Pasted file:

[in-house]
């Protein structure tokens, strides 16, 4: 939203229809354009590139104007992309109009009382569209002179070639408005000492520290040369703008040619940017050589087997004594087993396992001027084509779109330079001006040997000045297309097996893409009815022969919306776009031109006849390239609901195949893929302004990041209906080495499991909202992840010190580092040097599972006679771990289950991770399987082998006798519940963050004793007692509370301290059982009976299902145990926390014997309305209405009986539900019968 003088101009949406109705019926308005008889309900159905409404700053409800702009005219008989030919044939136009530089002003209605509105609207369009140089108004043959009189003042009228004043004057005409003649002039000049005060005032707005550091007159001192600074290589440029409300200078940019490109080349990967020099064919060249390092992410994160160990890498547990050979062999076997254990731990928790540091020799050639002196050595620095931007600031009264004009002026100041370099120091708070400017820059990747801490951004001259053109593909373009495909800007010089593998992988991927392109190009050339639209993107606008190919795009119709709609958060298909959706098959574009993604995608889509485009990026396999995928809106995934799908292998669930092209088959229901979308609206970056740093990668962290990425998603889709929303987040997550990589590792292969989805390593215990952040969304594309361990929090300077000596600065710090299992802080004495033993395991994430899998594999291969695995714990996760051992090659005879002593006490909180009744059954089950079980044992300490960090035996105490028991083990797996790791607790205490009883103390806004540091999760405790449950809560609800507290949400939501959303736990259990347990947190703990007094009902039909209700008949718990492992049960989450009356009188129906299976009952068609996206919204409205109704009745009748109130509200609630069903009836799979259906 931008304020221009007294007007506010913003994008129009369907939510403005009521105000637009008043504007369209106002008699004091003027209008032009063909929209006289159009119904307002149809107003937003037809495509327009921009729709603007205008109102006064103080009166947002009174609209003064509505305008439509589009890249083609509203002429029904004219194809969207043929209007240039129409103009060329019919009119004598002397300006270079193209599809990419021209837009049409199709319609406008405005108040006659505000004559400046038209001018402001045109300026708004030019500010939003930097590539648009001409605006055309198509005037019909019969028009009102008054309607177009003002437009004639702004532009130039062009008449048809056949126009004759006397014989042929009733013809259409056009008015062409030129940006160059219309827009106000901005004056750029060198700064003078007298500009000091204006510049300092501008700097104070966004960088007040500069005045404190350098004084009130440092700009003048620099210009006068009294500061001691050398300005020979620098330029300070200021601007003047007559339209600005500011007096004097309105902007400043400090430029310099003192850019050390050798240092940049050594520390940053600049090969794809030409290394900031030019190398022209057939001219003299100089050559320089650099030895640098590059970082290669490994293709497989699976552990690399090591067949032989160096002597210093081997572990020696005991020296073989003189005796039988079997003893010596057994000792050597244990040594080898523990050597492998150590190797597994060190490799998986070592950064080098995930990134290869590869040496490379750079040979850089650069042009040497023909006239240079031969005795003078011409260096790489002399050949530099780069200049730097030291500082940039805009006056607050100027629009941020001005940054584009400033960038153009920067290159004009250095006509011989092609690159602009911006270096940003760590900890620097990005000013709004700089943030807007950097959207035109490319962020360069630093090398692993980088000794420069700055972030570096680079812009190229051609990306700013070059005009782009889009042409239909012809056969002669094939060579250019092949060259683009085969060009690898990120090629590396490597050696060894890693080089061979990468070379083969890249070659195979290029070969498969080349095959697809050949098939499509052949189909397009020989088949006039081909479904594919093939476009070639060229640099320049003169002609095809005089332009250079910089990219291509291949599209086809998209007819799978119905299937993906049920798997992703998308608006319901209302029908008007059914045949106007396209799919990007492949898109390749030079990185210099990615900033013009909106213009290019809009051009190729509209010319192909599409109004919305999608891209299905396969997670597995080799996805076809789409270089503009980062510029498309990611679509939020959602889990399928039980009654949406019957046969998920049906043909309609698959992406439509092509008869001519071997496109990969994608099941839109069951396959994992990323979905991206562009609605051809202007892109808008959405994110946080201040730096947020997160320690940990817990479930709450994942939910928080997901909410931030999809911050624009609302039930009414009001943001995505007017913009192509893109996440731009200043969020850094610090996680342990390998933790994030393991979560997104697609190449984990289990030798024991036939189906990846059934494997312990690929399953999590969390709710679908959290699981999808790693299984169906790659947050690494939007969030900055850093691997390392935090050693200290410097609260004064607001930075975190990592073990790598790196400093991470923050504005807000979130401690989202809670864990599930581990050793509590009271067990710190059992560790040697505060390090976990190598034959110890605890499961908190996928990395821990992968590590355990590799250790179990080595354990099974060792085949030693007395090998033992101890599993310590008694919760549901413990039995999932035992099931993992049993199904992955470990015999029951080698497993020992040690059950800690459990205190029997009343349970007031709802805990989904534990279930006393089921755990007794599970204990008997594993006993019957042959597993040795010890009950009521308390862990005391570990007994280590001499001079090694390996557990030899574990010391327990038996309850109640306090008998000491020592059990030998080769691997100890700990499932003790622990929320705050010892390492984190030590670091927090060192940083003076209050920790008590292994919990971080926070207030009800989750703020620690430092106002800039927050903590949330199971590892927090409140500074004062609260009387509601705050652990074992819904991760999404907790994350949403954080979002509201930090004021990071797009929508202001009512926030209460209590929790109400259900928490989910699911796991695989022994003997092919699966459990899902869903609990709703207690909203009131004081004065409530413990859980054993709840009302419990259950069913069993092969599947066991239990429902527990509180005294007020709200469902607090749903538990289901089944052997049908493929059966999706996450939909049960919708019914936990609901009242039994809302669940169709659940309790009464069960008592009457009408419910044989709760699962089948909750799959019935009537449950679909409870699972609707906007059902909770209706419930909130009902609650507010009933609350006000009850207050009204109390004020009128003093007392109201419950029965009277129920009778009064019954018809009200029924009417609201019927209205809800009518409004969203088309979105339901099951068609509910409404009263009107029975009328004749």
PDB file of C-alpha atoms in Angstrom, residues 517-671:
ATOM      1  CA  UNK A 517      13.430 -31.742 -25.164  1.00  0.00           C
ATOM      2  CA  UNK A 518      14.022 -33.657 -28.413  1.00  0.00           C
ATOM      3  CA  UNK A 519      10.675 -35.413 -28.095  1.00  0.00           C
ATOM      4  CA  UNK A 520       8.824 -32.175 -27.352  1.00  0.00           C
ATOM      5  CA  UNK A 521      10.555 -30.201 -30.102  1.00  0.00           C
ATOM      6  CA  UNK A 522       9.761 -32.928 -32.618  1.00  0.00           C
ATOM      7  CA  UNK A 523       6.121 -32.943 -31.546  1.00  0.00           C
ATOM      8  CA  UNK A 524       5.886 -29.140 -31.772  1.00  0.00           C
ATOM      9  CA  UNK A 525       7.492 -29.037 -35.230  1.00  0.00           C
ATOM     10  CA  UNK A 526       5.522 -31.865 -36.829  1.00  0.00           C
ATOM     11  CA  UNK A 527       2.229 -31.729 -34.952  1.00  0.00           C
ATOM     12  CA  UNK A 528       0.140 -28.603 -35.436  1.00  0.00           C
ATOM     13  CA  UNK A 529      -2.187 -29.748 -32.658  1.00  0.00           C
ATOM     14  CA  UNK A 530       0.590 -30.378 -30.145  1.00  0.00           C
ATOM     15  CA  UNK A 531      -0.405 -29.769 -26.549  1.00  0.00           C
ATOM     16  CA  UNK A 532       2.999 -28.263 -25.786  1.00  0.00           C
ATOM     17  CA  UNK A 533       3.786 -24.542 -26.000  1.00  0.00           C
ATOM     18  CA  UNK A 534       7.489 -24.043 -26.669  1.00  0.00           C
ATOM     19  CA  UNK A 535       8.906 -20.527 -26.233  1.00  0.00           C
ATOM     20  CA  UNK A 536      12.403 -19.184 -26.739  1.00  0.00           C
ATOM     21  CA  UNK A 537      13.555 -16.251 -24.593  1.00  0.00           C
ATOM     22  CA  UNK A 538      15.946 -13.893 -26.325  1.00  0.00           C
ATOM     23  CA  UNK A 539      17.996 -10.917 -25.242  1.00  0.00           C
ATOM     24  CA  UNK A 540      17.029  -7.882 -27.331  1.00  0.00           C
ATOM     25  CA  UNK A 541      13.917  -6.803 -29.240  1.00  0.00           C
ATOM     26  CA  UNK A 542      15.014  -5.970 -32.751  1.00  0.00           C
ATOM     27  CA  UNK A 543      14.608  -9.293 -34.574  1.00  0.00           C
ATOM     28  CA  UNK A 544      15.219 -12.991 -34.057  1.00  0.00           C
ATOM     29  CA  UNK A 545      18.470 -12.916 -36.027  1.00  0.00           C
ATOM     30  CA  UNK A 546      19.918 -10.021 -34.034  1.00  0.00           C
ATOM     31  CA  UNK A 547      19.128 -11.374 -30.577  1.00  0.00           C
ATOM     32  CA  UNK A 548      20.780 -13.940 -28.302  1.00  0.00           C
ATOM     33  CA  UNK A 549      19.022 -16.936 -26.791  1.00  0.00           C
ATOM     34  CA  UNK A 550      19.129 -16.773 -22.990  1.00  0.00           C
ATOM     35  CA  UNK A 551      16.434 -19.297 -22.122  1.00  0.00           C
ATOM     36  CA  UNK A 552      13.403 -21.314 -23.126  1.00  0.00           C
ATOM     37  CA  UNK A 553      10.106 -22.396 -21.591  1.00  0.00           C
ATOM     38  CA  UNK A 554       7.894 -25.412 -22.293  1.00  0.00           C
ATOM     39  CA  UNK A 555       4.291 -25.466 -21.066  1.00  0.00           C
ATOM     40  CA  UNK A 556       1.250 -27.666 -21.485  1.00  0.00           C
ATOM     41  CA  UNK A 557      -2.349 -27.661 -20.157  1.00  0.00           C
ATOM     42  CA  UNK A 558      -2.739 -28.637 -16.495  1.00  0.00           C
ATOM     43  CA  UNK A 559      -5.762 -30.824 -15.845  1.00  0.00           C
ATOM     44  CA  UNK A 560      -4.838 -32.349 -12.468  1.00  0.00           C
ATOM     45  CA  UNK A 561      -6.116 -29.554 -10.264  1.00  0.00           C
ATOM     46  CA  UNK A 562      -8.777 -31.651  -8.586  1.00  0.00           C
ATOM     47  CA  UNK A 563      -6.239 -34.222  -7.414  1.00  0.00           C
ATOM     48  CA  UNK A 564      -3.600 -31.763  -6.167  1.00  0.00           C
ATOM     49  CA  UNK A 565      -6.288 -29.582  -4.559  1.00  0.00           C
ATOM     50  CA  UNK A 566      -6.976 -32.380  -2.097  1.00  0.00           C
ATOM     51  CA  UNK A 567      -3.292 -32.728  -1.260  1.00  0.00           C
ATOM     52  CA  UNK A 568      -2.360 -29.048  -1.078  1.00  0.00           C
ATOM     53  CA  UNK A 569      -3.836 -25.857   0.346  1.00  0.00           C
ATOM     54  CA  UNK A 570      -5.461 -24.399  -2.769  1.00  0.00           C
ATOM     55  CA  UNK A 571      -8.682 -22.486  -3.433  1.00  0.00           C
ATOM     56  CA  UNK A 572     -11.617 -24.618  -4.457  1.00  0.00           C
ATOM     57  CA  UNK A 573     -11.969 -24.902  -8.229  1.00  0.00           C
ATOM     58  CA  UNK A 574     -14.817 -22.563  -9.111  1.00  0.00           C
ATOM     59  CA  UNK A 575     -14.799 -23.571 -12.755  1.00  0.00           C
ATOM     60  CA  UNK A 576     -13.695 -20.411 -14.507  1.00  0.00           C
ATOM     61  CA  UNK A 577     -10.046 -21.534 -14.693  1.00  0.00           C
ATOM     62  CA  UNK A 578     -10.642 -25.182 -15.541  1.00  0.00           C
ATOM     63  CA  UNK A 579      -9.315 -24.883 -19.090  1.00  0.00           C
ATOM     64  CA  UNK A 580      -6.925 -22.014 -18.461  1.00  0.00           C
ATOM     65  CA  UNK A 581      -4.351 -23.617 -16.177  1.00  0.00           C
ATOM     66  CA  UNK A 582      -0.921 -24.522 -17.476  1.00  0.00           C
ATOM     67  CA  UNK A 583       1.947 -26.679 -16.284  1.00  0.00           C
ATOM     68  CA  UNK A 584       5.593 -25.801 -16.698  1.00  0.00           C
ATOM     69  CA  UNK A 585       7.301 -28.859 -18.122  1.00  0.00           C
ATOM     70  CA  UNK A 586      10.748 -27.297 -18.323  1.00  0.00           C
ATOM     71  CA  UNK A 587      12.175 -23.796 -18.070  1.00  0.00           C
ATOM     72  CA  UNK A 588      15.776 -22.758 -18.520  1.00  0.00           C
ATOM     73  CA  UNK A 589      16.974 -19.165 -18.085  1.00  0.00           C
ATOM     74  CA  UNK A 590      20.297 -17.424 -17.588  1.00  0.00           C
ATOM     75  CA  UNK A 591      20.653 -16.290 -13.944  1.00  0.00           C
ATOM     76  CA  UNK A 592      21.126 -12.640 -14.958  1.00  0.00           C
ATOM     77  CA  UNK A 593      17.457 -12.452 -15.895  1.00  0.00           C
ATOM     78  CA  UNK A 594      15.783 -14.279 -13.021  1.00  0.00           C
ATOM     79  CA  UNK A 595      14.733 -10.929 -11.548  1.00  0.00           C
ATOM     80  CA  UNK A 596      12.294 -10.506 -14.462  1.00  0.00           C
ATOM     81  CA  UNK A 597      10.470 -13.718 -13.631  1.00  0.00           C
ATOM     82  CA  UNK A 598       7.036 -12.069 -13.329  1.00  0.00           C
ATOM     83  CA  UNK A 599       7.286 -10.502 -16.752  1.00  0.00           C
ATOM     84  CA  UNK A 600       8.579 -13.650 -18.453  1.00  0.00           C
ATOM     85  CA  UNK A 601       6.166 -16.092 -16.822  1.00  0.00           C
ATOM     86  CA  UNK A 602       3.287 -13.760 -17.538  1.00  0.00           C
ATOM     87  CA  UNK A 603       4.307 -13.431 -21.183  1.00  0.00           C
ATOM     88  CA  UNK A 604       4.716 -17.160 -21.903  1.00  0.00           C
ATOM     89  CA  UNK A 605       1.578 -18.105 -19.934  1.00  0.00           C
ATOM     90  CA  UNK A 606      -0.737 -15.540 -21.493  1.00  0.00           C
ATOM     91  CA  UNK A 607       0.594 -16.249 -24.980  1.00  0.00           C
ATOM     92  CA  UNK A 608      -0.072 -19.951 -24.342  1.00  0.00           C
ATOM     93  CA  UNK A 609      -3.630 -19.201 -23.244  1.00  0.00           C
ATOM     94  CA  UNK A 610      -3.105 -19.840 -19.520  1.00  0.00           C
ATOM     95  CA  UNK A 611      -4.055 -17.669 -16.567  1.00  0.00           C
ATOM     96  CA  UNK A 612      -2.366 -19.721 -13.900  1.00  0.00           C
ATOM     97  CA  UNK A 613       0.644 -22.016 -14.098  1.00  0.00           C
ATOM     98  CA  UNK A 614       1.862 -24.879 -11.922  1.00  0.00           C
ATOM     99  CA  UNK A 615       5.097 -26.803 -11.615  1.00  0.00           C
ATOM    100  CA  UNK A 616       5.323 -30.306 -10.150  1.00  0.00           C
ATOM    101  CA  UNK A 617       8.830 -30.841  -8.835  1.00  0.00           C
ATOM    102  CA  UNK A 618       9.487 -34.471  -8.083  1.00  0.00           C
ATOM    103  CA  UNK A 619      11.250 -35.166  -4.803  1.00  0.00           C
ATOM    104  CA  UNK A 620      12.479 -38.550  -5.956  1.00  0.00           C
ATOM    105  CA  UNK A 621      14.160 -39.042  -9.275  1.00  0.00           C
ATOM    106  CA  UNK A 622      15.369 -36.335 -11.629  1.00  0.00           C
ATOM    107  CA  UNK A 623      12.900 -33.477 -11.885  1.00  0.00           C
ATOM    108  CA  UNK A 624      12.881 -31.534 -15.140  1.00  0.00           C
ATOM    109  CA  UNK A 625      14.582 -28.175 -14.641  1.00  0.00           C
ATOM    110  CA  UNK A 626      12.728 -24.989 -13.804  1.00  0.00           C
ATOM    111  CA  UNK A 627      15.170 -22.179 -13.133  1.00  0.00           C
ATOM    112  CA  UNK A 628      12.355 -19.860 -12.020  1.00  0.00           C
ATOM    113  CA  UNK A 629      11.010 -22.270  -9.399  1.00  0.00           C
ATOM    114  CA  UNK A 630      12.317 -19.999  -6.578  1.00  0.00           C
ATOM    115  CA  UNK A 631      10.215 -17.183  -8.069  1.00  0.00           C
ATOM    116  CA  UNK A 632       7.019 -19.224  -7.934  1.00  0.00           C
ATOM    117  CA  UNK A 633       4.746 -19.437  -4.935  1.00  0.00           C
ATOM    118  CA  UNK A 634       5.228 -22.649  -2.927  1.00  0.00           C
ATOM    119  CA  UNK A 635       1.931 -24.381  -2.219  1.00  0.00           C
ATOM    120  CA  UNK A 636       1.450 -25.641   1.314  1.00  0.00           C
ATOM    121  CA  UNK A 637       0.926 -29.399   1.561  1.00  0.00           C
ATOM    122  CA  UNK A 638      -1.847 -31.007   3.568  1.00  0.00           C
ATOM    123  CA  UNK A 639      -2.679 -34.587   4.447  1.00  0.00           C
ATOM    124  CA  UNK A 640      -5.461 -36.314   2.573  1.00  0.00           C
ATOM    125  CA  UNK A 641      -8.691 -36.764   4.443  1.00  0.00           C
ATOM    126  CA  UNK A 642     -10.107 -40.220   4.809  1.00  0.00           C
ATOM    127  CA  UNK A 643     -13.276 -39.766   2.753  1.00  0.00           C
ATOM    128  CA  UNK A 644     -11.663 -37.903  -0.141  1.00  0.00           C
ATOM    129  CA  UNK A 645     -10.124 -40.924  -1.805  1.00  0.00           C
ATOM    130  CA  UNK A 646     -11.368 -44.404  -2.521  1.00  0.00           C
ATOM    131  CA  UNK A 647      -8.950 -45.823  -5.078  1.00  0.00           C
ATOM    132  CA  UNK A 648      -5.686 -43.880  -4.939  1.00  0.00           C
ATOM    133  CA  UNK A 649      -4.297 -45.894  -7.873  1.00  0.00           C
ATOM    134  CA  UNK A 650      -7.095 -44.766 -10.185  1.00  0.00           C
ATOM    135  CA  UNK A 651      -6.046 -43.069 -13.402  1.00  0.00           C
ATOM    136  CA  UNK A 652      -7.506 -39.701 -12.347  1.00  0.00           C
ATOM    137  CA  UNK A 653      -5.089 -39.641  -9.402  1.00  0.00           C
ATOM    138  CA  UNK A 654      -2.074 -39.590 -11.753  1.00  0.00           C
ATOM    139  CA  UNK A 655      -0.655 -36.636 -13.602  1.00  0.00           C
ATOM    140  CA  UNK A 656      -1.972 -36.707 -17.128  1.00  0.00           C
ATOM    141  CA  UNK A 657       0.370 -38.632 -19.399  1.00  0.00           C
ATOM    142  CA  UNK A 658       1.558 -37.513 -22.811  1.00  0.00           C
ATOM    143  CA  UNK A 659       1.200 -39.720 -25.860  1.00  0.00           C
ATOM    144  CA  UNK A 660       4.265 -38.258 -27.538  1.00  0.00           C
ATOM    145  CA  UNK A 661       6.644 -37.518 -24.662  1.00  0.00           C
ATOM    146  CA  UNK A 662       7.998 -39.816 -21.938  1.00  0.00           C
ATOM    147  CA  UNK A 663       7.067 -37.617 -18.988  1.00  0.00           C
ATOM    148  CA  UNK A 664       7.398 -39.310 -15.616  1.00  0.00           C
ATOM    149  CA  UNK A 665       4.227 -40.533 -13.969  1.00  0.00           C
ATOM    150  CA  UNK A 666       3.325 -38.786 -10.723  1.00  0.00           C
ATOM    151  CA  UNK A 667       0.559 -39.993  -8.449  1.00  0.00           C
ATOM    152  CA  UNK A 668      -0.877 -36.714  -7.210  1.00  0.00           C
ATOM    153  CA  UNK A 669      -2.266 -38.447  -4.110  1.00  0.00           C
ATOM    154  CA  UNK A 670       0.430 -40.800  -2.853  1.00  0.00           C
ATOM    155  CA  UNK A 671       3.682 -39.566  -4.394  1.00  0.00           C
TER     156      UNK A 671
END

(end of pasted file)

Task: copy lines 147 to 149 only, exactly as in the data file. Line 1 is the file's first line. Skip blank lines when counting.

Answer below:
ATOM    144  CA  UNK A 660       4.265 -38.258 -27.538  1.00  0.00           C
ATOM    145  CA  UNK A 661       6.644 -37.518 -24.662  1.00  0.00           C
ATOM    146  CA  UNK A 662       7.998 -39.816 -21.938  1.00  0.00           C